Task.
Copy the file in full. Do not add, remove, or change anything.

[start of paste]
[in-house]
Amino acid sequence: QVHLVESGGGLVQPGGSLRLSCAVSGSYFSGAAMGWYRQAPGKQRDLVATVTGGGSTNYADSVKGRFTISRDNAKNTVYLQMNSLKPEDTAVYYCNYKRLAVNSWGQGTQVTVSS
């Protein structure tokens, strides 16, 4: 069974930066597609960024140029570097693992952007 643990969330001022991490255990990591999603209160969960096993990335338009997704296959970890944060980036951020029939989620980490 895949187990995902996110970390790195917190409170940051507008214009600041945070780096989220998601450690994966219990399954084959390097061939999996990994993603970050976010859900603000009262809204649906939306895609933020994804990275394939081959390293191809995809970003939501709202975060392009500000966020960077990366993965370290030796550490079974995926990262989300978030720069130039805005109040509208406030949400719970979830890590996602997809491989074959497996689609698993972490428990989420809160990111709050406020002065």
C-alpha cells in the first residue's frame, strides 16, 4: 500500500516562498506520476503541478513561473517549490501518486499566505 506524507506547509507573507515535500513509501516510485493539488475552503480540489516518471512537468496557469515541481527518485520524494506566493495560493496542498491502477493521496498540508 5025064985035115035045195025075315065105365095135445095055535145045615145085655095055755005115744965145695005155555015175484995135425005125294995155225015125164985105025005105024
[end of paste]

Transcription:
[in-house]
Amino acid sequence: QVHLVESGGGLVQPGGSLRLSCAVSGSYFSGAAMGWYRQAPGKQRDLVATVTGGGSTNYADSVKGRFTISRDNAKNTVYLQMNSLKPEDTAVYYCNYKRLAVNSWGQGTQVTVSS
């Protein structure tokens, strides 16, 4: 069974930066597609960024140029570097693992952007 643990969330001022991490255990990591999603209160969960096993990335338009997704296959970890944060980036951020029939989620980490 895949187990995902996110970390790195917190409170940051507008214009600041945070780096989220998601450690994966219990399954084959390097061939999996990994993603970050976010859900603000009262809204649906939306895609933020994804990275394939081959390293191809995809970003939501709202975060392009500000966020960077990366993965370290030796550490079974995926990262989300978030720069130039805005109040509208406030949400719970979830890590996602997809491989074959497996689609698993972490428990989420809160990111709050406020002065």
C-alpha cells in the first residue's frame, strides 16, 4: 500500500516562498506520476503541478513561473517549490501518486499566505 506524507506547509507573507515535500513509501516510485493539488475552503480540489516518471512537468496557469515541481527518485520524494506566493495560493496542498491502477493521496498540508 5025064985035115035045195025075315065105365095135445095055535145045615145085655095055755005115744965145695005155555015175484995135425005125294995155225015125164985105025005105024